Save the American Car

For a couple of weeks now, I’ve watched the television as politician after politician and pundit after pundit have come on television to pander to the long held meme of the failure of American car companies.

The pundits do it because they’re stupid and think so far inside the box that there’s another box inside of that one. The Democrats do it because they’re spineless and don’t know how to stand up for working people anymore. But the Republicans do it because of their failed ideological framework, which I might mention has brought us to where we currently are.

Here is a typical representation of how they choose to ignore facts in favor of ideological crap. Business Week takes a look at Mitt Romney’s suggestion that we should allow our entire auto industry to go into bankruptcy and potentially fail: 

Romney: If General Motors, Ford and Chrysler get the bailout that their chief executives asked for this week, you can kiss the American automotive industry goodbye. It won’t go overnight, but its demise will be virtually guaranteed.

Without that bailout, Detroit will need to drastically restructure itself. With it, the automakers will stay the course — the suicidal course of declining market shares, insurmountable labor and retiree burdens, technology atrophy, product inferiority and never-ending job losses. Detroit needs a turnaround, not a check.

Business Week:

[Romney joins a legion of pundits and kibitzers who are oblivious to two facts: The companies have been dramatically resizing and restructuring. First: Ford, for example, had cut its hourly workforce from 83,000 to 44,000 in five years, and its white collar workforce from 33,000 to 12,000. The numbers at GM and Chrysler are comparable. Second: Retiree burdens? The companies entered into covenants with workers on pensions and retiree healthcare. The big burden is paying healthcare benefits of retirees and their dependents still too young for Medicare—about 400,000. If the U.S. had a healthcare policy like Germany and Japan, just to name two rival auto-making countries, this wouldn’t be an issue. Just what would you do for those families and their healthcare costs Governor Romney? Chuck them onto the heap of the uninsured? How about a more constructive suggestion like compelling the retirees, through arbitration, to pay more for their healthcare benefits as a way of pitching in to the problem. Given the choice between losing all benefits and paying more for them, most families will opt for the latter.]

Now I’m not going to say that there isn’t room for improvement in the American auto industry, but here’s the dirty little secret that they won’t tell you. Auto industries across the globe are suffering from a negative turn in demand due to the credit bubble collapse.

Gleaming new Mercedes cars roll one by one out of a huge container
ship here and onto a pier. Ordinarily the cars would be loaded on
trucks within hours, destined for dealerships around the country. But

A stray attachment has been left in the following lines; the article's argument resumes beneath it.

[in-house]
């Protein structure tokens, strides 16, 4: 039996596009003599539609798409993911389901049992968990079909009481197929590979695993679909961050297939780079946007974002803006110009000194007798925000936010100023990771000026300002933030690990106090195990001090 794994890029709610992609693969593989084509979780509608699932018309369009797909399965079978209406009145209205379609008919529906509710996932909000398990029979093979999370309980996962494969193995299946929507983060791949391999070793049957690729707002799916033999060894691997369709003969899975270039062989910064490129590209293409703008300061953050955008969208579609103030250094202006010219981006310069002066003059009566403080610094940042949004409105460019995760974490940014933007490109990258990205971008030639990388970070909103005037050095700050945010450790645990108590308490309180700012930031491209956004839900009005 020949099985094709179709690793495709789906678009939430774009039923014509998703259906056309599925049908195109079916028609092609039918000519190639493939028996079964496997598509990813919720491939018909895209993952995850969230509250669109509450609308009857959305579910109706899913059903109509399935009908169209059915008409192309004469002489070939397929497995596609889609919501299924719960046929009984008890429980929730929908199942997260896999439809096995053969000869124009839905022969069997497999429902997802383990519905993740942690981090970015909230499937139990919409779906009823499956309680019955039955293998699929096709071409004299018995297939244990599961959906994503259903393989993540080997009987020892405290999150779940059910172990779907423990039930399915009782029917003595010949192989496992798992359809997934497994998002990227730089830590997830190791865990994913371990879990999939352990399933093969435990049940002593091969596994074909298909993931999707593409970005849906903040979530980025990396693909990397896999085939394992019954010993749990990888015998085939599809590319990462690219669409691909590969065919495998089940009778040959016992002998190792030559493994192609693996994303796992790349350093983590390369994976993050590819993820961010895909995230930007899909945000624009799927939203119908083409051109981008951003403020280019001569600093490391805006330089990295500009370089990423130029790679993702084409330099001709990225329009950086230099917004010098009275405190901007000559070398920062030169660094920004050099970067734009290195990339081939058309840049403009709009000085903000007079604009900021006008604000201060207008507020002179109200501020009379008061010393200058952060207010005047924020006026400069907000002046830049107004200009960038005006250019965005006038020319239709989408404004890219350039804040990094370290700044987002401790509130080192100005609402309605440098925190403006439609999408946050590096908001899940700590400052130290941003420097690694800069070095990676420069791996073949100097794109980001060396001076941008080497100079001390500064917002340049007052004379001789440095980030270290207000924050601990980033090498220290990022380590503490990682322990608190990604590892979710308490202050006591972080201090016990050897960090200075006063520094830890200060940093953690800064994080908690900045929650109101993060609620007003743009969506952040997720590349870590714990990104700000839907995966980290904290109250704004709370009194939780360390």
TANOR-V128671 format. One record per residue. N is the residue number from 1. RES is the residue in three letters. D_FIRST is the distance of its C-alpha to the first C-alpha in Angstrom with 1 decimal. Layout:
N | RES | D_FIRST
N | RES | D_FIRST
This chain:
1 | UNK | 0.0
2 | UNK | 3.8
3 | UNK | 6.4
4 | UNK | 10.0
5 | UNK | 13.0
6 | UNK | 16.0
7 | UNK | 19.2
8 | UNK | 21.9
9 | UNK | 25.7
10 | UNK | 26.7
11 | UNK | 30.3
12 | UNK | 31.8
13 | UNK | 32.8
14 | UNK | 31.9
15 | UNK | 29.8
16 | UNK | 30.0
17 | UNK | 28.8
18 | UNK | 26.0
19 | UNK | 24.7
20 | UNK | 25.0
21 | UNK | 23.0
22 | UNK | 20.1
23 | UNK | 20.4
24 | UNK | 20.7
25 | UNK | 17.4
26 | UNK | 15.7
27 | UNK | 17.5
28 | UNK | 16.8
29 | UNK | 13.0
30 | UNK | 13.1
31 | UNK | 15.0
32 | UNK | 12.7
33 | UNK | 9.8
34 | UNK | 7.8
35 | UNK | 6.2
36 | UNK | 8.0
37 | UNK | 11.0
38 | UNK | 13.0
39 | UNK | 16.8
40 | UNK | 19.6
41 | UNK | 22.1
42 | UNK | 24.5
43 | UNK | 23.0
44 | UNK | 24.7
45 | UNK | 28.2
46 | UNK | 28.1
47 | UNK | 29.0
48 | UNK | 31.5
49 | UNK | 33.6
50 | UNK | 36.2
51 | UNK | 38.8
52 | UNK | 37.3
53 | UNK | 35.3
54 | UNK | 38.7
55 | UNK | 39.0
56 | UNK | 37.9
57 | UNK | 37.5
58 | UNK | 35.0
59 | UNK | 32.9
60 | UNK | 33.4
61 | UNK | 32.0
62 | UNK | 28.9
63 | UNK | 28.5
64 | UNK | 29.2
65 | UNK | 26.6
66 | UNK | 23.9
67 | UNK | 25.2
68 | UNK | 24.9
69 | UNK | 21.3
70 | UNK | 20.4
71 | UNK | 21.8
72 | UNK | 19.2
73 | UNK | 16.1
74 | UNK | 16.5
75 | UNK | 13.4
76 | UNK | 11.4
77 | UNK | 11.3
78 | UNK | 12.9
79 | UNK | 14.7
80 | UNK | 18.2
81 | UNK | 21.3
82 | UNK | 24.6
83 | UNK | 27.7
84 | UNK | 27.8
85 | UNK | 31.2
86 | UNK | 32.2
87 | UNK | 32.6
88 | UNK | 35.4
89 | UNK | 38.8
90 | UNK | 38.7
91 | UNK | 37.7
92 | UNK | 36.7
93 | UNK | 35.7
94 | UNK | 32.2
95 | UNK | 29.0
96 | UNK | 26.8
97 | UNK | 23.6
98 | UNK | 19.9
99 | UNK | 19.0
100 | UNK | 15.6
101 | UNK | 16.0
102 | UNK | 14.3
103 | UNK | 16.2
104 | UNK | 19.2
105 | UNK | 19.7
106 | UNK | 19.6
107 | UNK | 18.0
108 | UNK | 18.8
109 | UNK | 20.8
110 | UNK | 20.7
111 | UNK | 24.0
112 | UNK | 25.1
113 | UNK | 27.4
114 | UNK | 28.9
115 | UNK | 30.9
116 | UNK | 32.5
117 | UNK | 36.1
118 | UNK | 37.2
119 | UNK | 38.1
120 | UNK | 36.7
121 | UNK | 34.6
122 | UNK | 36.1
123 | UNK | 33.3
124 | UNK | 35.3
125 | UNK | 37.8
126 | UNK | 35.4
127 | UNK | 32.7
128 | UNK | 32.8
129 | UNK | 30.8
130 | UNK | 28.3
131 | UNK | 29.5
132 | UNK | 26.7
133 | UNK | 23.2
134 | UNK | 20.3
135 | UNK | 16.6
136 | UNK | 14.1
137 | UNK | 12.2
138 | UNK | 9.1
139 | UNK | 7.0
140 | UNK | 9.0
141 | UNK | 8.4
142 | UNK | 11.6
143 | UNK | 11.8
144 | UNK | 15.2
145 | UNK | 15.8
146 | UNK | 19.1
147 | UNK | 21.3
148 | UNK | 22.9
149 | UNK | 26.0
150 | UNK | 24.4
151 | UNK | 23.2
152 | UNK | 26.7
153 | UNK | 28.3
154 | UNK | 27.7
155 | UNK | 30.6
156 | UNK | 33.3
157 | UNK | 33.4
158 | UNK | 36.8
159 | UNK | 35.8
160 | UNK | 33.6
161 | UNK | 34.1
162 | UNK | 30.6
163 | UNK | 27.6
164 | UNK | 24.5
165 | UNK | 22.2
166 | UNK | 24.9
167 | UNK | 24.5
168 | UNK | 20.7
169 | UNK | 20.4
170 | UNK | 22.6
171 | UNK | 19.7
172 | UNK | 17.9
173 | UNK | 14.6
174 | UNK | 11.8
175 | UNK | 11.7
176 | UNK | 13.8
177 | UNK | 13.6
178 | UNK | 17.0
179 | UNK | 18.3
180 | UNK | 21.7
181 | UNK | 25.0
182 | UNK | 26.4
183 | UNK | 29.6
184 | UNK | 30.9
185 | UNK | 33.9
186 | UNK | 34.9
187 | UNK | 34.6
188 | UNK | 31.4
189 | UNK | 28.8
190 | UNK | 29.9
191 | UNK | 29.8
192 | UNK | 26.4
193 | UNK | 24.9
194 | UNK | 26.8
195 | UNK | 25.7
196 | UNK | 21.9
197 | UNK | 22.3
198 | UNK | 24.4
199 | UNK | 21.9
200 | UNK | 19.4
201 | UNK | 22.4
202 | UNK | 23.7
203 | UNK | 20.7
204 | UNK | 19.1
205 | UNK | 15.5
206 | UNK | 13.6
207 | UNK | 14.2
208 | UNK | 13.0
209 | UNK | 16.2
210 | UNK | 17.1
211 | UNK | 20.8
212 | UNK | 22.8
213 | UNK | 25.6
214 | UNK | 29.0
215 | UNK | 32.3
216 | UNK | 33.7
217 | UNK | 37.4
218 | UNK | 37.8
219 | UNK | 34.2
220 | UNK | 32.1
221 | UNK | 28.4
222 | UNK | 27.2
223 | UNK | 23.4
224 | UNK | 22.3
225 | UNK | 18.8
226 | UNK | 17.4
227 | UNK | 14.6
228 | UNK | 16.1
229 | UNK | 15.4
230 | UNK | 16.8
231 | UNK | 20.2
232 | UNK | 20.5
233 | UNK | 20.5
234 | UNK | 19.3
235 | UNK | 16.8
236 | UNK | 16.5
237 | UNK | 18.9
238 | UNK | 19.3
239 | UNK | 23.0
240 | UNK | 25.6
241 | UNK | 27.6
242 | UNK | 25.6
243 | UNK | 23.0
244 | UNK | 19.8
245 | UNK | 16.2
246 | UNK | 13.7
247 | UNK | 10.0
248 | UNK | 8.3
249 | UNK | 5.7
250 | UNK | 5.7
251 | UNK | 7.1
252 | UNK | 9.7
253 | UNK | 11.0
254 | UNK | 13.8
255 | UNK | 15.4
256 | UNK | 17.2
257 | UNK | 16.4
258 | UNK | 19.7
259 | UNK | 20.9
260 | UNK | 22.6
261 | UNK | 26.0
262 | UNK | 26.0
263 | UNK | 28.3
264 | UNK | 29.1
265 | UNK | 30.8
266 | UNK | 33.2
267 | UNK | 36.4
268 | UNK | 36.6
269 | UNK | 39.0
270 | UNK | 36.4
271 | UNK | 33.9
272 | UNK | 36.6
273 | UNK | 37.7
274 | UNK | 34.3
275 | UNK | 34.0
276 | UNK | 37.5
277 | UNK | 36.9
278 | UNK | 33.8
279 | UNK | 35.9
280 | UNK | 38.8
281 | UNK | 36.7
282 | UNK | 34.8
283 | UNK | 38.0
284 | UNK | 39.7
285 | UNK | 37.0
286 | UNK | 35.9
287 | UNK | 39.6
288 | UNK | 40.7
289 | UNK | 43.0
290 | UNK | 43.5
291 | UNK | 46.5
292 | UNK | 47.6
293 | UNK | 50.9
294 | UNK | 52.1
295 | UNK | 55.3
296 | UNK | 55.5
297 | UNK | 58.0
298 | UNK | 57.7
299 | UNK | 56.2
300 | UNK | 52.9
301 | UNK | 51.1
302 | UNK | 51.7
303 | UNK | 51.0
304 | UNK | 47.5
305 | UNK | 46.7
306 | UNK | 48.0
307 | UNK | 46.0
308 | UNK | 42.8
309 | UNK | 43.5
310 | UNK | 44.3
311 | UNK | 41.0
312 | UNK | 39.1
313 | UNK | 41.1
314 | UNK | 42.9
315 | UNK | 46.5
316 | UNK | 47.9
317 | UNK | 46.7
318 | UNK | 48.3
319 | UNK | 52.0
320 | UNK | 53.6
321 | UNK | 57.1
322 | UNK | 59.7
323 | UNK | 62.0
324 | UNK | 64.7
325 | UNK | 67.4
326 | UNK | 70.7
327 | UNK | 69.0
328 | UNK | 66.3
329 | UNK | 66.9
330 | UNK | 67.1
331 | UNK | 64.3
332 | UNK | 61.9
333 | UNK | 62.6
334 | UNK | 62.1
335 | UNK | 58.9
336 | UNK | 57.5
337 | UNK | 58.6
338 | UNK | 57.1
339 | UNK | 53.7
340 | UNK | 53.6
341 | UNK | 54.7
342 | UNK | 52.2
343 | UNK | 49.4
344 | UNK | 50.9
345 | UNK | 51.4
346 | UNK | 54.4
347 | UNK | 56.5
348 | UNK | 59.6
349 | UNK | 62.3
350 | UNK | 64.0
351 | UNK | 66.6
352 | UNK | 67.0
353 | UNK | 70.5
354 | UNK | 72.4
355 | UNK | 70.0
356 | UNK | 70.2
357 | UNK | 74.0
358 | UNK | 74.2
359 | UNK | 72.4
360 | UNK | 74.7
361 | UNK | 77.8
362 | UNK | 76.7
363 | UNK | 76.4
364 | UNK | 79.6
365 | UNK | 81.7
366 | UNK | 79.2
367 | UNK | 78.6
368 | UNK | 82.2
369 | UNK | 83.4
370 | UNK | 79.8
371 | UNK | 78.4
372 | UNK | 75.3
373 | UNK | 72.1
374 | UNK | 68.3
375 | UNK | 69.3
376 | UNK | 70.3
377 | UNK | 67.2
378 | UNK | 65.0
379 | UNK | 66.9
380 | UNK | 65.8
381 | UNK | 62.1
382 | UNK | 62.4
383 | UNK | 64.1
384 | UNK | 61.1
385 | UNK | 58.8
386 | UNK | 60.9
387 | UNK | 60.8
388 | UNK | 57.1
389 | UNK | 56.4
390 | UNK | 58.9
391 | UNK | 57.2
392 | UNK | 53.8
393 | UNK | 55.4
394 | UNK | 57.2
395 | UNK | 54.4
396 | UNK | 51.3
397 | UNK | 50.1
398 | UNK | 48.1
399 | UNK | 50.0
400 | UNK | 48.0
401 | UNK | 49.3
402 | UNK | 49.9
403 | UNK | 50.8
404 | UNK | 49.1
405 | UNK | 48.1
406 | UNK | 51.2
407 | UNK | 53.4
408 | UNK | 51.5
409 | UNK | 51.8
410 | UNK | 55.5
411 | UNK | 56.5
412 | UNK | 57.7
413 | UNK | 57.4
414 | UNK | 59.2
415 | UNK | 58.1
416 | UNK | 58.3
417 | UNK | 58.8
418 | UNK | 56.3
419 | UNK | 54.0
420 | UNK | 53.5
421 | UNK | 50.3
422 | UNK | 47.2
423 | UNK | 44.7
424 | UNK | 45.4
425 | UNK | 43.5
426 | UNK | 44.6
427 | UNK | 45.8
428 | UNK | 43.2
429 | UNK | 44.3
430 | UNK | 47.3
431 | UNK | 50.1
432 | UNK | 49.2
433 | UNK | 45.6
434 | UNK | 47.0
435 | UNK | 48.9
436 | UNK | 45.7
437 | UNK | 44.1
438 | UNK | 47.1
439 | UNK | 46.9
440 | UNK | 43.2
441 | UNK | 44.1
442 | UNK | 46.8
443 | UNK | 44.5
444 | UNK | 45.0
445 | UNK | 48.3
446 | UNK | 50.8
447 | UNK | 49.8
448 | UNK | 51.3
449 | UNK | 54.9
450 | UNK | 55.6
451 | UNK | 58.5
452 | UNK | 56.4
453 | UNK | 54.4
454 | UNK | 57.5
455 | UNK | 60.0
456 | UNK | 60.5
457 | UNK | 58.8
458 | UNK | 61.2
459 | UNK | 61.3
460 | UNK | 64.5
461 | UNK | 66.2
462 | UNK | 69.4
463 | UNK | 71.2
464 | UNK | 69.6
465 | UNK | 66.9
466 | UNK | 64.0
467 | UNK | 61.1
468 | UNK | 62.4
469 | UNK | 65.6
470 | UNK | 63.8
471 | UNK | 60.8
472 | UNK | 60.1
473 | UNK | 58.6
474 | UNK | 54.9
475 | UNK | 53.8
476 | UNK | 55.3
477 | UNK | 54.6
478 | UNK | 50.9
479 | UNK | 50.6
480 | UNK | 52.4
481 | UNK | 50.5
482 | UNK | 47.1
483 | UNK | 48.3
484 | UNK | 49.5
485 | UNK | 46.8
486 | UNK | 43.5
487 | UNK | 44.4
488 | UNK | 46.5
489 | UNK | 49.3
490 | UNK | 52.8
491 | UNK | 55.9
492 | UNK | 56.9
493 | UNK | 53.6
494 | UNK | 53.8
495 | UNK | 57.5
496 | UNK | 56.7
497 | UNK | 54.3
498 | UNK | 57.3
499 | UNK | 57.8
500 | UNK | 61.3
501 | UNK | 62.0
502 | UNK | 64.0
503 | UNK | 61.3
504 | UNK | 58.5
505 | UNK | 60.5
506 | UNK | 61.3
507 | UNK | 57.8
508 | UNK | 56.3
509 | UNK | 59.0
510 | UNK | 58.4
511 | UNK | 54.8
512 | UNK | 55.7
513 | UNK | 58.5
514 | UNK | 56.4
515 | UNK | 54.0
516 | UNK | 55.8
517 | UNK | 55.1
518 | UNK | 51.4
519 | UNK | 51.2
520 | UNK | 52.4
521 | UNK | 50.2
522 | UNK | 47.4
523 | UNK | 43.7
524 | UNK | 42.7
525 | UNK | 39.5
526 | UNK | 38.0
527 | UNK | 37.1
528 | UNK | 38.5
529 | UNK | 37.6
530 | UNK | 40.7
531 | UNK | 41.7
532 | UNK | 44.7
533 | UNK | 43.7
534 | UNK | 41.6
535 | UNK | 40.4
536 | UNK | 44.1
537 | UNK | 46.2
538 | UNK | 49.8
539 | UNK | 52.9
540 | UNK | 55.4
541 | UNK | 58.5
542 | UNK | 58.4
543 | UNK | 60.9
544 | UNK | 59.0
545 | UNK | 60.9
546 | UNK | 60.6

these are not ordinary times.

For now, the port itself is the destination. Unwelcome by dealers
and buyers, thousands of cars worth tens of millions of dollars are
being warehoused on increasingly crowded port property.

And for the first time, Mercedes-Benz, Toyota,
and Nissan have each asked to lease space from the port for these
orphan vehicles. They are turning dozens of acres of the nation’s
second-largest container port into a parking lot, creating a vivid
picture of a paralyzed auto business and an economy in peril.

“This is one way to look at the economy,” Art Wong, a spokesman for the port, said of the cars. “And it scares you to death.”

The backlog at the port is just part of a broader rise in the
nation’s inventories, which were up 5.5 percent in September from a
year earlier, according to the Commerce Department. The car industry
has been hurt particularly, with sales down nearly 15 percent this
year. General Motors has said it would run out of operating cash by the end of the year if it does not receive a government bailout.

One in ten jobs comes from the auto industry. So far, I haven’t heard a single person tell me how we’re going to deal with the loss of tax revenue and the addition of unemployment if we allow the auto industry to collapse. No one seems to have thought it out that far.

So here are a couple of rules that I would propose we live by:

  1. Don’t believe most of what you see on TV unless you’re watching reruns of X-Files.

  2. If a politician comes on television and seems too sure of something that they’re saying, be suspicious.
  3. If that politician is a Republican and they suggest that we should give away more American manufacturing capacity because of some stupid ideological ax that they have to grind, call their office and tell them to shut up.

Times are about to get incredibly tough  (I’ll come back to this point in the future) thanks to 8 years of complete mismanagement of the country.

It’s time for solutions, not ideological orthodoxy.

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